How it would generally work would be the retailer would provide a showcase of products available from Amazon which would be for customers to get a hands-on look at, and from there order from the store directly to Amazon, which would take care of the logistics and delivery.
That would lower inventory and labor costs, along with the need to get rid of inventory at the end of the year at bargain prices for tax purposes. It would be a win for everyone, although it would again raise the question of margin for Amazon. Also think of how much a business would save by the huge reduction in theft because of far less inventory and most of that being floor models.
Why this type of retail model, or something like it, has so much potential, is approximately 94% of all retail sales is still conducted offline, with most retailers still operating primarily offline.
If Amazon were to capture even a small percentage of those retailers, it would result in gigantic revenue and earnings boosts.
The bottom line is I believe this is a first step by Amazon to enhance its relationship with businesses and over time build the trust to the point it can enter into partnerships similar to the one I just mentioned in order to penetrate the very lucrative offline retail market.
Another option would be for Amazon to work it out to send customers to an existing local retail location for pickup by a customer, eventually working its way into being a wholesaler of choice for many retailers.
In other words, Amazon could send a retailer customers which buy its goods from them as wholesale, with most of their work being holding the package until it is picked up. That is the type of power inherent in this overall thrust by Amazon. It's definitely an attack on the offline retail market, and one I believe Amazon could take some significant market share from.
Even if Amazon were to only enter the mobile point-of-sales business, I think it would be a decent addition to its portfolio, but one that wouldn't do much to move the needle. It's the potential associated with business-to-business relationships that is the driver here, and if it succeeds in significantly penetrating that market, it's extraordinary as to where the company could go with it.
The potential to add value via analytics, as mentioned, is an ancillary service, one which should add pricing power. It would be a surprise if analytics were to be offered free as part of the mobile point-of-sale package, which would again, bring up the margin and earnings issue.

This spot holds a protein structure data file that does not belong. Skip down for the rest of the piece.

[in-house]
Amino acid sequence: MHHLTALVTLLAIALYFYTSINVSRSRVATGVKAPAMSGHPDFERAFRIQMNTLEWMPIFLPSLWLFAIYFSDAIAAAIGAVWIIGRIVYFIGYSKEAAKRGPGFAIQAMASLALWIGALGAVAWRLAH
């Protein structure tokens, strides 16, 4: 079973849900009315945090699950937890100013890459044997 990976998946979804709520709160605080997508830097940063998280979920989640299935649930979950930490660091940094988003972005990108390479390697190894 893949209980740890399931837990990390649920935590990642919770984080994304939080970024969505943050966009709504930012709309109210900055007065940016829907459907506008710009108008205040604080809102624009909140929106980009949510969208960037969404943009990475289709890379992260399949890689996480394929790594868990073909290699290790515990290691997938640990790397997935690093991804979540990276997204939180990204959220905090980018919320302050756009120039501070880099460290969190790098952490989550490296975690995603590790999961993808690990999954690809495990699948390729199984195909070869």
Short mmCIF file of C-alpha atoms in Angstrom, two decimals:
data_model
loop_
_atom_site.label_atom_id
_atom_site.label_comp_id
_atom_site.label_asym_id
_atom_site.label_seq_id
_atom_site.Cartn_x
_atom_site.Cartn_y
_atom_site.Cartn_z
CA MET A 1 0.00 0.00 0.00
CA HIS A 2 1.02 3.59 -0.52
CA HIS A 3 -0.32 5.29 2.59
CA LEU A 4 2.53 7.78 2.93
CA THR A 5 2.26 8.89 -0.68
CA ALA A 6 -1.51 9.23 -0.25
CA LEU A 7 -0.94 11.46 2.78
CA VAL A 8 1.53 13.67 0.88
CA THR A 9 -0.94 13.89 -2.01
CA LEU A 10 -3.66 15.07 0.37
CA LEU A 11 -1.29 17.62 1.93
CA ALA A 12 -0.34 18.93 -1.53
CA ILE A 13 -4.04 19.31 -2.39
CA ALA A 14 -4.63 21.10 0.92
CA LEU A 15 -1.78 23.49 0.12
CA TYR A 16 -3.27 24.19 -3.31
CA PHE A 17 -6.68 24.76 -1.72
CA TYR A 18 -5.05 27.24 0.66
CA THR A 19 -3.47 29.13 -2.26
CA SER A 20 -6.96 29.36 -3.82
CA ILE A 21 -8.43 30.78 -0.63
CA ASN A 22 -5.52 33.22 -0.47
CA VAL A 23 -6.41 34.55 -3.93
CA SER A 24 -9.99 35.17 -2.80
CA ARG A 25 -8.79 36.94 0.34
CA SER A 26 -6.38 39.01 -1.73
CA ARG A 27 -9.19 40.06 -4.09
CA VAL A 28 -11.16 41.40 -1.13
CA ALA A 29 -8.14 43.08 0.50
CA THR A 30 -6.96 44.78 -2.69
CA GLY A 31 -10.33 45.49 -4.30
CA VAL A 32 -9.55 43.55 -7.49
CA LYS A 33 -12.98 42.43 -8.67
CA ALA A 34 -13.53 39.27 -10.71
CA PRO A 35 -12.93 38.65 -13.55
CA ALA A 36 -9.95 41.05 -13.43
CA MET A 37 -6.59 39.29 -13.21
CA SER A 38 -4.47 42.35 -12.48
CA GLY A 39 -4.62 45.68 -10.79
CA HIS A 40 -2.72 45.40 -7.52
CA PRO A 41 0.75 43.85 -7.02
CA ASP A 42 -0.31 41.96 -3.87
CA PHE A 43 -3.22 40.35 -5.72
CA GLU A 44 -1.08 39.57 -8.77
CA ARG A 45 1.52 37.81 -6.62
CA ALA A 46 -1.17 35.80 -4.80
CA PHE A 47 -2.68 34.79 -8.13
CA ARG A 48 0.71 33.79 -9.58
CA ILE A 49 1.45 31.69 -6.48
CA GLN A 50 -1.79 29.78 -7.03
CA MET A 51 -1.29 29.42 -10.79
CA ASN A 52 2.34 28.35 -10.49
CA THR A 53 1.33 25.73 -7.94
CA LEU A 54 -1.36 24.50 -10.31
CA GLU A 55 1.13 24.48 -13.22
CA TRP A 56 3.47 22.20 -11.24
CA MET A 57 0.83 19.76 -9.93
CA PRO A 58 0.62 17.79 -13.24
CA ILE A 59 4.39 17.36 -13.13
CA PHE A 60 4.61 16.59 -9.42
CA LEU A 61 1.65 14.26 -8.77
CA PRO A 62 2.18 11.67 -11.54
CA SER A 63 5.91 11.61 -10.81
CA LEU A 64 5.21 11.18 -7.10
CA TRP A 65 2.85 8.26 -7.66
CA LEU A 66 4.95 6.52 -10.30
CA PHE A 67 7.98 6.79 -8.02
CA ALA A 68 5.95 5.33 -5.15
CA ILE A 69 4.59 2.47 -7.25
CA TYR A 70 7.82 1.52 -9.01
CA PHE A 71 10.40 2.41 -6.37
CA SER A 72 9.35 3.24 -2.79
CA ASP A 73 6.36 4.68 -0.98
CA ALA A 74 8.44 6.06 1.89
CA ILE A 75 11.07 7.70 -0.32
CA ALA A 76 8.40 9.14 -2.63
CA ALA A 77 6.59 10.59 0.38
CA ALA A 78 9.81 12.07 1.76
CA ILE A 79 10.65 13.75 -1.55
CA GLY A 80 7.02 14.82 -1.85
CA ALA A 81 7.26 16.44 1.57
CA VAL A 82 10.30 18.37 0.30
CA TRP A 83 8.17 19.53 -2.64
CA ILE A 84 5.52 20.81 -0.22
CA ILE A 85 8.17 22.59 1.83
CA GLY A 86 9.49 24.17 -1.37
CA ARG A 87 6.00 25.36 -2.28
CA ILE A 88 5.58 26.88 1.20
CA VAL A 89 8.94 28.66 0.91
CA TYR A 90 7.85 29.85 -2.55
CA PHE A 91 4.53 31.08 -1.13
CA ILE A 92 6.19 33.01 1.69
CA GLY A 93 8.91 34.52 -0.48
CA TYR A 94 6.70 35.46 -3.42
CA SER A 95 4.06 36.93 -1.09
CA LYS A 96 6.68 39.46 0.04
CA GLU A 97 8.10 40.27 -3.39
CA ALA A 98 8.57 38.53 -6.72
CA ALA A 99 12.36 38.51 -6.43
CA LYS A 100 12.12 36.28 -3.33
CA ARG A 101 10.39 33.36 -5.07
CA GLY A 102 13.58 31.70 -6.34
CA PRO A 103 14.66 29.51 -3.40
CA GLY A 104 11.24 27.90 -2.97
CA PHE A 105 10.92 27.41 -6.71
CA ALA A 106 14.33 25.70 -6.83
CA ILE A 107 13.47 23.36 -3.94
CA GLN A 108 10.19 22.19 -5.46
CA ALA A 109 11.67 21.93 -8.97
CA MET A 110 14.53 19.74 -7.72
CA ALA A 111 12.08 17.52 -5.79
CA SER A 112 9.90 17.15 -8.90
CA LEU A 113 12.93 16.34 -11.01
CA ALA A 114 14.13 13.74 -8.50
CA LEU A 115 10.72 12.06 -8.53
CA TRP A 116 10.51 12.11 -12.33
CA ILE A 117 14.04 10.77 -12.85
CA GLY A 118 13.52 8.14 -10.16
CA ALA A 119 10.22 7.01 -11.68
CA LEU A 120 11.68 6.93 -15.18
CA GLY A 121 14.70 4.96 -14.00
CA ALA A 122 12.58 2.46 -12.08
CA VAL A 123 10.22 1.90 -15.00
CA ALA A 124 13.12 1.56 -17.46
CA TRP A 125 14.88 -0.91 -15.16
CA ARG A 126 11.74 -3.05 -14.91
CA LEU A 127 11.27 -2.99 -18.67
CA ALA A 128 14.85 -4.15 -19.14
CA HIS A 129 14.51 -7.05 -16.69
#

Whether or not Amazon becomes a new type of wholesaler for retailers remains to be seen, but the opportunity to take a piece of market share from offline retailers is just too big to me to let pass. It may not be in the form I outlined above, but I think it will be something like that, if Amazon, in the future, decides to go that route.
As it is today, this is interesting but not that big of a deal on the mobile side. It would get interesting if Amazon were to take more share than expected, which would result in a decent new revenue stream.
What I'm looking for over time though is another move or two from Amazon, which has the potential to generate some serious long-term revenue and earnings. Since it is pushing out till 2016 before it raises fees on its mobile point-of-sales devices, I would think we're looking at minimum at a five-year plan to use this initiative to build out at least a couple more revenue streams. That is where I see the real reason for entering this market now, and if it is able to execute as it has in the past, and convince retailers they would do better with them, it could be the game-changer Amazon and shareholders are looking for.
These moves are almost guaranteed to come within the business-to-business relationships it is building on, transforming mobile point-of-sales into something that has a powerful moat that can be defended.
Disclosure: The author has no positions in any stocks mentioned, and no plans to initiate any positions within the next 72 hours.
The author wrote this article themselves, and it expresses their own opinions. The author is not receiving compensation for it (other than from Seeking Alpha). The author has no business relationship with any company whose stock is mentioned in this article.